Raptors fans had plenty to cheer about. Rookie Scottie Barnes was brilliant again as he finished with 18 points and 10 rebounds and four assists. He made a number of key plays down the stretch, including a jumper against the shot clock that gave Toronto its first lead since the third quarter and a perfect pass to Young that put the Raptors up five with two minutes to play. He also had a blocked shot on a game-tying effort by the Nets' Seth Curry in the final minute.
Malachi Flynn was excellent again subbing in for VanVleet as he finished with 15 points and eight assists in 43 minutes, while Young filled in well for OG Anunoby (out with a fractured finger) as the veteran provided 11 points off the bench and was part of head coach Nick Nurse’s closing lineup that worked well even after Siakam (18 points, eight rebounds and six assists) fouled out with 2:40 to play.
Trent Jr. led Toronto with 24 points.
There were no hard feelings on the Raptors side towards Dragic. When he took the floor to shoot before the game it was all smiles, laughs and bro-hugs with his old team.
Part of the reason the Raptors parted ways with the veteran was that they wanted to make more minutes available for youngsters like Flynn. But it is only now that the second-year guard has taken full advantage.
“We gave him some chances [early in the season] and he didn't really look like he was ready to go,” said Nurse. “He just wasn't impacting, wasn't making shots, wasn't [giving] what I thought we needed … [and] we gave him a few shots here and there lately and he's produced and that's the only thing I can judge it on. Right? You go out there and you play your minutes and if you play well, I'm gonna play you, period. If you don't, I can't. And that's just the fact of it.”
Dragic started the Raptors' first game of the season and was part of the rotation for the next handful but played poorly, got buried and stayed that way until he requested a leave from the team. Raptors fans didn’t exactly give Dragic the Vince Carter treatment but did the job and booed at all the right moments. Dragic started 0-for-2 and missed a pair of free throws, so maybe it was working. Then he hit his next three shots, put his finger to his lips as if to shush the crowd and helped send the Nets into halftime with a 59-55 lead.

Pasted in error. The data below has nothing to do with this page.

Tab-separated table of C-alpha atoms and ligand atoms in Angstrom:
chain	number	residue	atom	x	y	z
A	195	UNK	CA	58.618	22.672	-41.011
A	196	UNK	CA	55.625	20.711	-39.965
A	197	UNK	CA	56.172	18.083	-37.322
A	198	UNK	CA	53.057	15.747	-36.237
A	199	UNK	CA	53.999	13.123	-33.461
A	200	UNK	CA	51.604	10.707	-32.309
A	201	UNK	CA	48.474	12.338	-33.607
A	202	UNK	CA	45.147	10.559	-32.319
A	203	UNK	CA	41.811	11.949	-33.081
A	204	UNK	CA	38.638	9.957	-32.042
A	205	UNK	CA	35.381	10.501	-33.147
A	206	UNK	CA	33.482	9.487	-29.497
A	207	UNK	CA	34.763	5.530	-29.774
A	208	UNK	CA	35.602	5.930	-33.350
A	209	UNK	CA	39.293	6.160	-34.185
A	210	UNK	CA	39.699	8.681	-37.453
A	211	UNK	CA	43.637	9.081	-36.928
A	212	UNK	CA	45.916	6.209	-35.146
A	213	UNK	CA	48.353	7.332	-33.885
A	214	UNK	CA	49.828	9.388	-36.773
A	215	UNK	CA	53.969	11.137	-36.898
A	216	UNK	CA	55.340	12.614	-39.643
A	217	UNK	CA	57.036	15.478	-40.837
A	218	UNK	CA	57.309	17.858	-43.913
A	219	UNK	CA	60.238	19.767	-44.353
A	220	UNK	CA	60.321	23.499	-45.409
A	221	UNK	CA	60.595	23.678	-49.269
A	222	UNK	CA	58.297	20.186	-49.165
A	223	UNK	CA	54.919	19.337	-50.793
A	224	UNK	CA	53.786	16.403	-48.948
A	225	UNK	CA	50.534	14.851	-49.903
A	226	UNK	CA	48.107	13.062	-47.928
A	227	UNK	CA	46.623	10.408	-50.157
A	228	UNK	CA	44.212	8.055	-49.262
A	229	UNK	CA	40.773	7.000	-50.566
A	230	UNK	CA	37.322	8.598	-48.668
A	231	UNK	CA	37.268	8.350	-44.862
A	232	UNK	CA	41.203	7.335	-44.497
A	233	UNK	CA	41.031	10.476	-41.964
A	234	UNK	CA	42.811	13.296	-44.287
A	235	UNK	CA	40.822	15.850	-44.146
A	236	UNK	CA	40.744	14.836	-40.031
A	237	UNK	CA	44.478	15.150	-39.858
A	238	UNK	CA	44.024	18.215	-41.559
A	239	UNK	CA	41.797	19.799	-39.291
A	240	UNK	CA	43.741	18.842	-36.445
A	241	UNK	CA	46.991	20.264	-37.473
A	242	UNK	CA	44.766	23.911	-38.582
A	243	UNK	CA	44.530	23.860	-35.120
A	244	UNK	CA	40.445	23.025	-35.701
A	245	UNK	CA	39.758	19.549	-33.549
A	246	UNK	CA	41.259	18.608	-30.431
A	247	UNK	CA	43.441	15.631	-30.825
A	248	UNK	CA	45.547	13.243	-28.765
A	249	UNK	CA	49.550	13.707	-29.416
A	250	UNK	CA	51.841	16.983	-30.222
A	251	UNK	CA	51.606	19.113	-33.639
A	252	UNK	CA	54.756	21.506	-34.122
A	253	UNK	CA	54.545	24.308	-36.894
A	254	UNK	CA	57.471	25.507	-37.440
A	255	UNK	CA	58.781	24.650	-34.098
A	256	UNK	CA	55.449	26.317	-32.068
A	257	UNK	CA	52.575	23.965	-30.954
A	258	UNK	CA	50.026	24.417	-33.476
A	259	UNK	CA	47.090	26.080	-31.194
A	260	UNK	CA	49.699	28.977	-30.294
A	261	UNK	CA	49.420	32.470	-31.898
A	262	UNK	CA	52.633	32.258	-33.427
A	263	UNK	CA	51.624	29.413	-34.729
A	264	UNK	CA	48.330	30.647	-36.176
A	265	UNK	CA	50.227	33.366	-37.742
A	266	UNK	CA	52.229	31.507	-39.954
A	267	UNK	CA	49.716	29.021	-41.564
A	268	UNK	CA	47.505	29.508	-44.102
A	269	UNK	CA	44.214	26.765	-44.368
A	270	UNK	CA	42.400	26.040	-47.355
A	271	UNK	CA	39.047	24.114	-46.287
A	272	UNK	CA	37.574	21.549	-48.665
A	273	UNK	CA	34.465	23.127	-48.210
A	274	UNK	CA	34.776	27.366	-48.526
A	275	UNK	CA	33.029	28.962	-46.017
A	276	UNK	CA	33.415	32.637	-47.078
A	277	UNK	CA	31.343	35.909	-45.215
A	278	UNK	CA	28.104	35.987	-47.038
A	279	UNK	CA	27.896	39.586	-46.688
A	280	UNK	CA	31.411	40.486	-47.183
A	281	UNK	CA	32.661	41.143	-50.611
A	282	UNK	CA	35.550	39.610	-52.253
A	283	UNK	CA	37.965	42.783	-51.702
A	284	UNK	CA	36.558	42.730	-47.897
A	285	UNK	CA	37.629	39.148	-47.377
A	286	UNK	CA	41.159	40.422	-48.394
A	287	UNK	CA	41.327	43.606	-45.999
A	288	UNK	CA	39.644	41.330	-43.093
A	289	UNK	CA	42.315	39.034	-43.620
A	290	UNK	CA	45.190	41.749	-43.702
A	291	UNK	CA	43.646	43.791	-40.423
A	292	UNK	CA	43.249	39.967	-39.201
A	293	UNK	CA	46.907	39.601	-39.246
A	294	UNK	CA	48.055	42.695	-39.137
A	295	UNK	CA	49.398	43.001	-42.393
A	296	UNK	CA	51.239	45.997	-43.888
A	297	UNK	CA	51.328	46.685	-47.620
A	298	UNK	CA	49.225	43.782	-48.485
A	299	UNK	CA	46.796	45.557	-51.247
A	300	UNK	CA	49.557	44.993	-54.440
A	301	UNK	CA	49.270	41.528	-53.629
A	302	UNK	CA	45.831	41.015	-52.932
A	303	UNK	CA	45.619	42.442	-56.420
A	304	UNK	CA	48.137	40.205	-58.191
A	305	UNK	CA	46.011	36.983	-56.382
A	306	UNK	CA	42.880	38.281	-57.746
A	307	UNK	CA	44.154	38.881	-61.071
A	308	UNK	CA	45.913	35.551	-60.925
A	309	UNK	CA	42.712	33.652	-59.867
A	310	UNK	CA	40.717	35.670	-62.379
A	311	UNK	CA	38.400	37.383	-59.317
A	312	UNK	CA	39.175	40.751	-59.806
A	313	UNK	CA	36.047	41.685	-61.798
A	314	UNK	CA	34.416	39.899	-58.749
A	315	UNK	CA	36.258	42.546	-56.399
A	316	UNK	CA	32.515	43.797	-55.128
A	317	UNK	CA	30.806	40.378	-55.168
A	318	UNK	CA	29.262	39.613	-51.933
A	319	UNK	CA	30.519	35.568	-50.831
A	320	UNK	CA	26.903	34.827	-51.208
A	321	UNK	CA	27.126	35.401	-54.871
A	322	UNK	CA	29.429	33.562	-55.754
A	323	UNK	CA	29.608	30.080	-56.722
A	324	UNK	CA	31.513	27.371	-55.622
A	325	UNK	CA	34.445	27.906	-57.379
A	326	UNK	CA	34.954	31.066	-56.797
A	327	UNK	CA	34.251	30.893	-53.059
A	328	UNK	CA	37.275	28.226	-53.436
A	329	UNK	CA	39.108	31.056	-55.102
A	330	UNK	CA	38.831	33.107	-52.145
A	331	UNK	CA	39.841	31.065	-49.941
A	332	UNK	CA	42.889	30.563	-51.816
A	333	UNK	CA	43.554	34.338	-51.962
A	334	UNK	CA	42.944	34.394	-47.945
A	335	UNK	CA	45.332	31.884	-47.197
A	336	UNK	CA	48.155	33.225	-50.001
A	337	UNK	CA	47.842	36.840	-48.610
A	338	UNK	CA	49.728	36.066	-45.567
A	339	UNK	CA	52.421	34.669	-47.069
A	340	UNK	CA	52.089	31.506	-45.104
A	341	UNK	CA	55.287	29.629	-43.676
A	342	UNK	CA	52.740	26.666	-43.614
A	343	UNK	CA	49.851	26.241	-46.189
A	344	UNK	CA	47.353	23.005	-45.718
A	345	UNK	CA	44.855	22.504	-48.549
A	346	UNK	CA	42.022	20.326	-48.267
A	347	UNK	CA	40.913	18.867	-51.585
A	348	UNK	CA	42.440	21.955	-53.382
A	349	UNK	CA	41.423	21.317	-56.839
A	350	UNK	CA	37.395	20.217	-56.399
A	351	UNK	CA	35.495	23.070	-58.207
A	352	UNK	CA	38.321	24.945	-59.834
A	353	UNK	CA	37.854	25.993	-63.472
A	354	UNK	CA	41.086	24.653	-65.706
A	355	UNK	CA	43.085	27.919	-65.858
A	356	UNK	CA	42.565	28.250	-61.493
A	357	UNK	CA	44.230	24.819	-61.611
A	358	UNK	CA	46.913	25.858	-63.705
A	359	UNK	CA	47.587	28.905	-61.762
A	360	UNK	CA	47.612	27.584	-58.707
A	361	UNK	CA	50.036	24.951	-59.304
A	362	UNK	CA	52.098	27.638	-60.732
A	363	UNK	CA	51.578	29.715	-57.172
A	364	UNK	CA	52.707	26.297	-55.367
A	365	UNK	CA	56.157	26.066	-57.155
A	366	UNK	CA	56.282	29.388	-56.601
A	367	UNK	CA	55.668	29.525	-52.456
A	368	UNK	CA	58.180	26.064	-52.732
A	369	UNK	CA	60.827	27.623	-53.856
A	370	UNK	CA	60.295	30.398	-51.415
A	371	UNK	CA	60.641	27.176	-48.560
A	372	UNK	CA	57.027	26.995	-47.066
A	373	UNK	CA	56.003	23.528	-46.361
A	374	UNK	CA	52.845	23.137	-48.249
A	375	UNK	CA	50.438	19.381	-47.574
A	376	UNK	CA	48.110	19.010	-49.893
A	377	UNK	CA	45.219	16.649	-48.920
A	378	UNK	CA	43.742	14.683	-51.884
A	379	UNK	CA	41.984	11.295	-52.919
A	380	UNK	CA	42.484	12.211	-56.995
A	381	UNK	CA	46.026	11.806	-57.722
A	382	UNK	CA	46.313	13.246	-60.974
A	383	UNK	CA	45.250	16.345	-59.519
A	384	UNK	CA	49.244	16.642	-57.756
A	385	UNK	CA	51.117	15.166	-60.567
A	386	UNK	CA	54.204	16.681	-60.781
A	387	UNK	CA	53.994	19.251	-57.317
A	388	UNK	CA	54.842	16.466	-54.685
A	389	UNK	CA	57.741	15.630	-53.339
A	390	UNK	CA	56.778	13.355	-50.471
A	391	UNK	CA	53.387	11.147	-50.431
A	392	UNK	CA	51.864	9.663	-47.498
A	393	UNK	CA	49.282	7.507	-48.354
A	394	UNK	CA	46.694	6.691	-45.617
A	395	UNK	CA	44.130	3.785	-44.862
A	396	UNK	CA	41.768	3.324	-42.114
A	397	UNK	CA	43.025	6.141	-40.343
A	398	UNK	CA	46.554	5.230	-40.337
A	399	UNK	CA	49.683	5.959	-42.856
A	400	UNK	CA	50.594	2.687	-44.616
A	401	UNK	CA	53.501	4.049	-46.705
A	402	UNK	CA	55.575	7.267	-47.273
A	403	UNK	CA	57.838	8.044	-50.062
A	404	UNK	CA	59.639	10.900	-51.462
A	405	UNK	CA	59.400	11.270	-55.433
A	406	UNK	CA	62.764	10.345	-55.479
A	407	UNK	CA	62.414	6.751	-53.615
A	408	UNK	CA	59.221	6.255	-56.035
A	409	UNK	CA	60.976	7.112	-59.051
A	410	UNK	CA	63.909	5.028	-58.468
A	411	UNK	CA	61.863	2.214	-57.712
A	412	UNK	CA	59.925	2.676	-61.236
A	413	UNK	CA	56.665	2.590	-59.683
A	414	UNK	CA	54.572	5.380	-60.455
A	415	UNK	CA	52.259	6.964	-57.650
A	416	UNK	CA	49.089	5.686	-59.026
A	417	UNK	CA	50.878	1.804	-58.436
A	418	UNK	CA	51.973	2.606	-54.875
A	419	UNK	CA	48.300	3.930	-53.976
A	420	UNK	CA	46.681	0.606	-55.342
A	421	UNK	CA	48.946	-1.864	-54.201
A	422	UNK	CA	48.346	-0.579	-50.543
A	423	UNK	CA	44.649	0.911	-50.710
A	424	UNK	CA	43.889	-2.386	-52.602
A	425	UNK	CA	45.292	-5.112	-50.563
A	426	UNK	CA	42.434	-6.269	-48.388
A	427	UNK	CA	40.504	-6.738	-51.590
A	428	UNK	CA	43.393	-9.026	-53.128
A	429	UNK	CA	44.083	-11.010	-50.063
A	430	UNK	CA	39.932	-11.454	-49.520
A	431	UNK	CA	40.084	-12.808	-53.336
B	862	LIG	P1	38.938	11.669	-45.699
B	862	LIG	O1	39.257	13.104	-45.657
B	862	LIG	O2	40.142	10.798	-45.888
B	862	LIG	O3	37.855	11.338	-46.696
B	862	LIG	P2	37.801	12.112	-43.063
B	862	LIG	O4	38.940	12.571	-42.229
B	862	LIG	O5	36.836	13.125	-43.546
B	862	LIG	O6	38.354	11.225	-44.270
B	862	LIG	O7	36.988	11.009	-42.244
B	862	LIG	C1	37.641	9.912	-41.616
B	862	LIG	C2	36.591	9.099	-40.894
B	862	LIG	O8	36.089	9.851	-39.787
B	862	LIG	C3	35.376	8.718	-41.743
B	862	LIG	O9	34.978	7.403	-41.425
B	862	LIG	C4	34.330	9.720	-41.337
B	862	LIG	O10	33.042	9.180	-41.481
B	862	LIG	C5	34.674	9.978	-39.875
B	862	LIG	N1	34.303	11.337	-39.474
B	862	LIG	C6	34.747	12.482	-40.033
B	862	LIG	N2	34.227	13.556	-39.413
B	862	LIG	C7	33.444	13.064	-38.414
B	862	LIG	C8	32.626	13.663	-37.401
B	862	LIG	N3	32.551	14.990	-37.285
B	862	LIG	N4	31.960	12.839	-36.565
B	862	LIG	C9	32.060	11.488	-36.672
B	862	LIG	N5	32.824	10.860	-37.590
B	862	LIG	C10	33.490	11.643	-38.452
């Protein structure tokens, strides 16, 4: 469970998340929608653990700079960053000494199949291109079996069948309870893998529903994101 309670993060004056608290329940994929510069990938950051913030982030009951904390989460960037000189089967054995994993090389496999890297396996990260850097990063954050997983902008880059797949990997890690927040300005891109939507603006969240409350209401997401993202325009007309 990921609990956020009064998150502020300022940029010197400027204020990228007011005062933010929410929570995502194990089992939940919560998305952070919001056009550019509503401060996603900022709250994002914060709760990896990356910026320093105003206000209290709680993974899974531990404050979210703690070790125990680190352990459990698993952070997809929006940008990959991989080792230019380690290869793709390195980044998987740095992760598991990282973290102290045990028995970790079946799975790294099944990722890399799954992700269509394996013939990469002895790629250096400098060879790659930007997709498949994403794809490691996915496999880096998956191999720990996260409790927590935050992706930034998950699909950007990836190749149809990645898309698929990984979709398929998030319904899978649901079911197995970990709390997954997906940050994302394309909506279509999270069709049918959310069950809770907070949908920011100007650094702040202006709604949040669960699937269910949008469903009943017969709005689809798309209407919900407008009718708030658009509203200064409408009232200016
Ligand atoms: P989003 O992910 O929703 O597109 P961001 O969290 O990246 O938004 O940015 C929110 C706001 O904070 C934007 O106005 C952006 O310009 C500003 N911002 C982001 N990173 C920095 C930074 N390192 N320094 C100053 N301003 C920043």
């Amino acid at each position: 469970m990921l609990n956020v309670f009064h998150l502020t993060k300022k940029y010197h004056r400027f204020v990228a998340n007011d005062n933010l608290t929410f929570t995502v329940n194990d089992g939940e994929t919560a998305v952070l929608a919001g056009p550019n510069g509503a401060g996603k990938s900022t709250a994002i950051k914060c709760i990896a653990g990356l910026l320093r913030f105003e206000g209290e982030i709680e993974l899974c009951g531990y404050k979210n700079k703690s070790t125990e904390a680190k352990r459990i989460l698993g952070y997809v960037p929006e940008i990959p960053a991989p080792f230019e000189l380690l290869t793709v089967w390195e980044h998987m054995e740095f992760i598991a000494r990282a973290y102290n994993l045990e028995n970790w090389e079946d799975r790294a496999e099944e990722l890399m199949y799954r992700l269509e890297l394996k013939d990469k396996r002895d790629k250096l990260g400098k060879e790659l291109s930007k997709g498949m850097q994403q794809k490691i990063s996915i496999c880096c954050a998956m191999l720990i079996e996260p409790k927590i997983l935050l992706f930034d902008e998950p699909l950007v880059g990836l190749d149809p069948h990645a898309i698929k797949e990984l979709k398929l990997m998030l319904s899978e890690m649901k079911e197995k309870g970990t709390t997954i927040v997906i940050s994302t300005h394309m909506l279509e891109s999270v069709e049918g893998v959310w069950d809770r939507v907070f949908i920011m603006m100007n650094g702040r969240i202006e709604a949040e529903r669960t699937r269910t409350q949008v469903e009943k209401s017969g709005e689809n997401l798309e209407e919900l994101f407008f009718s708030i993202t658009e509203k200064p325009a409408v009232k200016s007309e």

Prior to that the – for the second straight game – the best point guard on the floor was Flynn.
“I’m proud of him, I’m proud of Malachi,” said Siakam. “ I think, again, he’s been going through a lot and I always tell him, I’ll be talking to him, sometimes I text him, I’m probably sure he’s surprised like, ‘Why is Pascal texting me?’ This is the NBA and it’s tough, we all go through tough times and I’m just happy that he’s been given an opportunity and he’s taking advantage of it. He’s been playing his role well on both ends of the floor, controlling the game, making tough shots, his speed up the floor is great, and I think he’s making good decisions. We’re gonna need that from him and I just want him to keep it going, keep it going, I’m proud of him.”
Dragic might have played the role of villain for Raptors fans looking to vent, but there were plenty of positive things to cheer about, and Flynn was foremost among them.